Let’s hope today’s school refusers are told about college, because I wasn’t, writes Katy George
Every week when Monday rolled around, I’d feel a despairing knot in the pit of my stomach, only undone by the arrival of the next weekend.
For Friday evening and most of Saturday, I’d have a sense of relief – only to have the Sunday scaries hit me like a ton of bricks, followed by another week of desperate unhappiness.
Sometimes, my anxiety would come out as a tantrum, and I’d fight my way out of going to school.
Other times, it would come out as nausea, headaches or stomach troubles. On fewer occasions, I’d battle in, facing questions about why I had been off and pressure to catch up on missed work.
I can look back with compassion on the young girl who I now recognise was suffering from anxiety. But at the time, rather than being regarded as a mental health issue, it was treated as a behavioural problem.
My teachers wrung their hands at my naughtiness and defiance. I felt my parents – themselves teachers – were baffled and embarrassed by me, although I knew they loved me.
Constantly in conflict with the people around me, it seemed everyone thought I believed I was winning when I “got out of” going to school.
But I knew I was always, always losing. I was exhausted from the arguments, from the tension, from the permanent feeling of dread.
Because I didn’t like going to school, I thought of myself as not academic. This was in contrast with my elder sister, who was intelligent, well-liked and reliable. The A-level and university route was written in stone for her almost from day one, and she thrived.
I could never see this path for myself and envied how clear-cut her future seemed.
My parents scrimped and saved to send us to private school. The results-driven environment was ideal for my sister, and they hoped the smaller class sizes would help me to enjoy school more.
However, my time there only served to confirm my suspicions (whether accurate or not) that I was not academic, that I would never be capable of going to university, and that I would therefore be a failure – because university was the only road to success.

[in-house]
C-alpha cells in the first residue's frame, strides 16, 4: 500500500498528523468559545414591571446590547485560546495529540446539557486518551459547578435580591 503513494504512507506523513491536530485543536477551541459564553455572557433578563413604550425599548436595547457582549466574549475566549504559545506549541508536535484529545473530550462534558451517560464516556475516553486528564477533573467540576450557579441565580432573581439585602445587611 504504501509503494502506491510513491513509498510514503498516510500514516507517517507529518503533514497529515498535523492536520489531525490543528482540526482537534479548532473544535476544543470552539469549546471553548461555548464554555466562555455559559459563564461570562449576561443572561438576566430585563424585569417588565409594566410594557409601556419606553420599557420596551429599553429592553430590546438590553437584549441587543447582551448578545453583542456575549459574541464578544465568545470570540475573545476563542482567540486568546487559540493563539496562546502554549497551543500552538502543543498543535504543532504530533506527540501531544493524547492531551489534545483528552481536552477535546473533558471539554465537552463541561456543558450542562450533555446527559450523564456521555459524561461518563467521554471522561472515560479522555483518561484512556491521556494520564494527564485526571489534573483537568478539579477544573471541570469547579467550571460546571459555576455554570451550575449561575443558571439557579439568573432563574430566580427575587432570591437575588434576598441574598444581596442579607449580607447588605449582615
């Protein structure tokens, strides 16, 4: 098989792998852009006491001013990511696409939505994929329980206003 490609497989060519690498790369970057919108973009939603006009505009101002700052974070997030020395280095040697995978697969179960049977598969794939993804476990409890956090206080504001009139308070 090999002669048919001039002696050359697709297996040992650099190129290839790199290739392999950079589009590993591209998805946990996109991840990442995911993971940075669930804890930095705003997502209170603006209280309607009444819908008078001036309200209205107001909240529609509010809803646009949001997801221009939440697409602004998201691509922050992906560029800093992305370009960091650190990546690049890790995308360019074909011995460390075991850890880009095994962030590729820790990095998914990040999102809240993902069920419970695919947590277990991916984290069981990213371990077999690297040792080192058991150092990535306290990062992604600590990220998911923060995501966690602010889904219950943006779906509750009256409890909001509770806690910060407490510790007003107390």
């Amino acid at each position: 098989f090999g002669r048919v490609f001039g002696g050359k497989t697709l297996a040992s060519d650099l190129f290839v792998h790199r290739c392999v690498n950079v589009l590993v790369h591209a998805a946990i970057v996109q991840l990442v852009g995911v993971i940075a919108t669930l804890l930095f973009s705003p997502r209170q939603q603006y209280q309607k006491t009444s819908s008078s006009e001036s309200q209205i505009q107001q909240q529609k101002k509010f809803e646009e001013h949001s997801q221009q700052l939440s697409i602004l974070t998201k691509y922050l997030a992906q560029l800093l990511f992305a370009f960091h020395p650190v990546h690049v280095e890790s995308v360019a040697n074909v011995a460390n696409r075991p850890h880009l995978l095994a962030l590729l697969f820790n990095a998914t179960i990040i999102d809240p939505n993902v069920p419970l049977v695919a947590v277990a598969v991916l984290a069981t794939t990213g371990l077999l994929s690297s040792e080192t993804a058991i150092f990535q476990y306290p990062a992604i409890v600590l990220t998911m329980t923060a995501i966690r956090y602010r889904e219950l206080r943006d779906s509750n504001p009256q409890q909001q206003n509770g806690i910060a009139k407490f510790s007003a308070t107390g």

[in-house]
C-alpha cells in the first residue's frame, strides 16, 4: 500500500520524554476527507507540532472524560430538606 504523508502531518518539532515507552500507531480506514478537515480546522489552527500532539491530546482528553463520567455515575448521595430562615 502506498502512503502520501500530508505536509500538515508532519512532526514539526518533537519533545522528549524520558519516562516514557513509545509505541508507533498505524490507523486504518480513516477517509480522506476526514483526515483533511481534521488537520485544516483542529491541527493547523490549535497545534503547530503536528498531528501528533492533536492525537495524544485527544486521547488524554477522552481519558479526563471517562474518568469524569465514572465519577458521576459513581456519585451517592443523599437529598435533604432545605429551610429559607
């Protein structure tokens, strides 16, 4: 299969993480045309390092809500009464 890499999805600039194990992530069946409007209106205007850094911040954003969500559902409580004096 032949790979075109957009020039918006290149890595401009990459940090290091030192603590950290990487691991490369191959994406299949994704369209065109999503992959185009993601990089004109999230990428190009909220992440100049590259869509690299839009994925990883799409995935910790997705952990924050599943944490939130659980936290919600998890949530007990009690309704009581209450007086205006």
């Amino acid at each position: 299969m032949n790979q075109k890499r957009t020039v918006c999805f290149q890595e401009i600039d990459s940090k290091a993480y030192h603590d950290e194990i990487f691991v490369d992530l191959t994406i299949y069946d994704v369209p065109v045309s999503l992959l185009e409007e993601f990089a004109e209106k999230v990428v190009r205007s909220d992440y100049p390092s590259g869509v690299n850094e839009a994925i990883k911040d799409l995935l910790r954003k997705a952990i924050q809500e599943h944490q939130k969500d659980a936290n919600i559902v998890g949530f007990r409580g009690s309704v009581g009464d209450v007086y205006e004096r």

It was many years before I read an article about school refusal as a form and expression of anxiety, and everything clicked into place. By that time, I had left school at 17, having failed my AS levels miserably, and got a job in administration.
My fear had always been that I just didn’t have a work ethic – that I was inherently lazy – and that was why I had been unable to go to school.
In employment, however, I found the opposite to be true. Just as my sister thrived at university, I thrived in the workplace. The realisation that I hadn’t been a bad child, just an anxious one, was revelatory for me.
I never would have dreamed of taking a full-time college course other than A-levels
When I was leaving school, my perception was that apprenticeships and FE were only for the trade industries. I never would have dreamed of taking a full-time college course other than A-levels, because I quite literally didn’t know that the courses had any real value.
This perception was never corrected or challenged by my school.
Now that I work in FE, I’m amazed by the wealth of opportunities available to young people. I can imagine the hope I could have had for myself had I been pointed towards FE provision.
In college, the students are treated and respected as the young adults they are, and the courses are flexible and varied. Apprenticeships offer the chance to learn and earn in a range of professions.
Government figures showed 770,000 persistent school absentees in 2020. This number has risen due to the pandemic, so it’s more crucial than ever not to let these students slip through the cracks.
Fortunately, mental health is so much better understood today than it was in the early 2000s (although there is still a long way to go) and perceptions of FE are slowly becoming more positive.
I’m therefore hopeful that school refusers are now treated with greater understanding and empathy, and advised fully about their options, including FE.